This page is a comprehensive collection of piratey terms and expressions for use during piratey conversations in the game.
For technical tips (eg. chat commands) on how to communicate in the game see the Communication page.
Once you've become acquainted with the basics of the game you may want to start delving deeper into the lifestyle of a pirate. One way to achieve this is to actually talk as a pirate would while communicating with other players in the game. While deciding whether or not to speak like a pirate is completely up to the individual, a large part of the Puzzle Pirates community do so already because it's so simple and such great fun.
This may be because, unlike traditional fantasy-based role playing, pretending to be a pirate is very straightforward. There is no need to write lengthy back stories for your characters or research long dead predecessors of the modern English language. In fact, basic role playing in Puzzle Pirates can be as simple as inserting some simple pirate lingo into your vocabulary.
Ahoy is the pirate equivalent of a greeting.
It can also be used in relation to incoming ships.
1) Pirate says: "Ahoy mates!"
2) Pirate says: "Ship ahoy!"
The pirate equivalent of "yes", aye can be used in a number of circumstances.
Captain says: "Will you bilge Pirate?"
Pirate says: "Aye, I will!"
Literally means "stop," but it is also a piratey exclamation of surprise.
Pirate says: "Avast! It be the black ship!"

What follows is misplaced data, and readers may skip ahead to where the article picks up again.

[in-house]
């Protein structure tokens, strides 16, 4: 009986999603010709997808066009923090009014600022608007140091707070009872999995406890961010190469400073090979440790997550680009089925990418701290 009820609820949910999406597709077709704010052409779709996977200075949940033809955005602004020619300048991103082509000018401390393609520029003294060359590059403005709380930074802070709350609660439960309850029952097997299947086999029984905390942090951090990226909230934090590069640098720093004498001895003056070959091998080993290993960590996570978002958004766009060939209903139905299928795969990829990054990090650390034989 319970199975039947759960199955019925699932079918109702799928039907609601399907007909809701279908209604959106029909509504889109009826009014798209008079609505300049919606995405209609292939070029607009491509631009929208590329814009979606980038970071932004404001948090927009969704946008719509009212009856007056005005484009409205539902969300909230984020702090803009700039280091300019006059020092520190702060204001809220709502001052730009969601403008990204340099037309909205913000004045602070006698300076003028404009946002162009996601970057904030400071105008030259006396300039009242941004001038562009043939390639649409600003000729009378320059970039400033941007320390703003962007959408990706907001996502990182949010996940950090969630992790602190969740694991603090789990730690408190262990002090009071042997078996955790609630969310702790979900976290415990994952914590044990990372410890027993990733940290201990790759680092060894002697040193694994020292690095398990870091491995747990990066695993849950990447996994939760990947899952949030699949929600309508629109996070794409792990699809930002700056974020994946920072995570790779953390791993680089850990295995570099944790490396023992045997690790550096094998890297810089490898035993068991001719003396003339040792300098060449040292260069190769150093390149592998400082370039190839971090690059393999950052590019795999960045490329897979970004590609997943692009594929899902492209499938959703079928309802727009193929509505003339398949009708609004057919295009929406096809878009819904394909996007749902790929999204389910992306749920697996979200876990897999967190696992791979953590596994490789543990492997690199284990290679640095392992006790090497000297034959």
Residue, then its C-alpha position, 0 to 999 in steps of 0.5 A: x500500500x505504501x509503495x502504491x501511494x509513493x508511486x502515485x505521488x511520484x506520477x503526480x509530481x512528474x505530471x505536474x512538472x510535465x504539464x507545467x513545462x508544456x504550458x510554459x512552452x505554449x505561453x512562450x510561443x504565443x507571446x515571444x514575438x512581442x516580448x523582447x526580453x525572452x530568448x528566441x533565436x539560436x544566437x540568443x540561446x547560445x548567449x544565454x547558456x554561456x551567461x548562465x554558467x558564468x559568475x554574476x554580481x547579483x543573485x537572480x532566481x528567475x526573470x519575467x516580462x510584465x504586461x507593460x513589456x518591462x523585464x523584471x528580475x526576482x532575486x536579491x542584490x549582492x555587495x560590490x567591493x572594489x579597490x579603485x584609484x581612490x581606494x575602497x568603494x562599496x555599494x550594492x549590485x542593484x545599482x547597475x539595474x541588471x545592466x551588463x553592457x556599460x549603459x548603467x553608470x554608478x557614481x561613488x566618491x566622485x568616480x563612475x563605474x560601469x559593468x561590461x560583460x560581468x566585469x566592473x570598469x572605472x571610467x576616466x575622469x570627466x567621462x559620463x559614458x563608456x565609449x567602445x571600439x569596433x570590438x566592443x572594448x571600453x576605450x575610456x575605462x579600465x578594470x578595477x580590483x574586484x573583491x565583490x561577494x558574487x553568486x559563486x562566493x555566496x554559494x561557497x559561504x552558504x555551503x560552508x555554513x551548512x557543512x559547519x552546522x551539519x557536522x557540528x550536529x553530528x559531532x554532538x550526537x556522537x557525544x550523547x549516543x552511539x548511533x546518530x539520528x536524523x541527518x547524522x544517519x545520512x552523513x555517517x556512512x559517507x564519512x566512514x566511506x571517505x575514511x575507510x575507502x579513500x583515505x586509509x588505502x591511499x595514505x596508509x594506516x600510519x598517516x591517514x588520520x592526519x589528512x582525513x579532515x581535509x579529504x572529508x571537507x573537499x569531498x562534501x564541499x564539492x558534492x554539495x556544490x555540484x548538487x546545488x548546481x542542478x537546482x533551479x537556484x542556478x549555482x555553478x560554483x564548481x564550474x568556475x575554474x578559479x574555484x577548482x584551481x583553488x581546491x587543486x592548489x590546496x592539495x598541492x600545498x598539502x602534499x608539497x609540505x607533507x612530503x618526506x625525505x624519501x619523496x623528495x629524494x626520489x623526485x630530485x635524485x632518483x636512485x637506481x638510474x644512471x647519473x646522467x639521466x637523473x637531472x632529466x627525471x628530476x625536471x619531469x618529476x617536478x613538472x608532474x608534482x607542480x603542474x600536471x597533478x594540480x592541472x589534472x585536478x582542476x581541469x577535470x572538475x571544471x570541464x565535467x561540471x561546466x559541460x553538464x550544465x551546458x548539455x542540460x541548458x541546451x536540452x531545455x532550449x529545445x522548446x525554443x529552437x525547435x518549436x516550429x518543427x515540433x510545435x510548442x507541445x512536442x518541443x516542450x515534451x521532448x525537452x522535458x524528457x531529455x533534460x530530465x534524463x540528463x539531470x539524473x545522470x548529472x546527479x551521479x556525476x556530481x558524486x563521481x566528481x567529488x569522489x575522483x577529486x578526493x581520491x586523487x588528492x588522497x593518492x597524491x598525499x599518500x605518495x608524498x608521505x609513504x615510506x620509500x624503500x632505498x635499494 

"Arrr" can be used by a pirate in almost any context. It can be used to express a pirate's approval, as a verbal declaration of his or her anger or sometimes as simply a way to ensure everybody around knows you are a vicious bloodthirsty pirate.
1) Pirate says: "Arrr! This be good grog!"
2) Pirate says: "Arrr! Matey!
"Be" is commonly used by pirates in place of "am," "are," or "is." The past tense of "be" is "were" in singular and plural.
The bilge is the very lowest level of a ship and is usually filled with filthy water. One of the puzzles in the game requires pirates to pump this water back out into the sea (making the ship more buoyant and faster.) It is also used to mean nonsense.
Marked for death. In Puzzle Pirates, black-spotted pirates cannot communicate with others for a certain amount of time.
Goods and property gotten by force or piracy.
To cheat or defraud. Hornswaggling is a common occurrence amongst such dishonest folk as pirates.
Abandoned on a deserted island or coast.
A pirate friend, acquaintance or ally.
Pirate says: "Grab the sails there, mate!"
The pirate equivalent of "my".
Captain says: "Me fleet is bigger than yers."
An insult aimed at non-pirates or anyone that does not frequently go to sea.
Pirate says: "Stop ye whining ye yellow bellied, lily-livered landlubber!"
The arrangement of masts, spars, and sails on a sailing vessel.
The right side of the ship when you are facing toward her prow.
Shiver me timbers!
Used to express surprise.
The pirate equivalent of "you".
Pirate says: "Ye won't get away with this!"
The pirate equivalent of "your".
The captain says: "Look lively there if yer bones have any value!"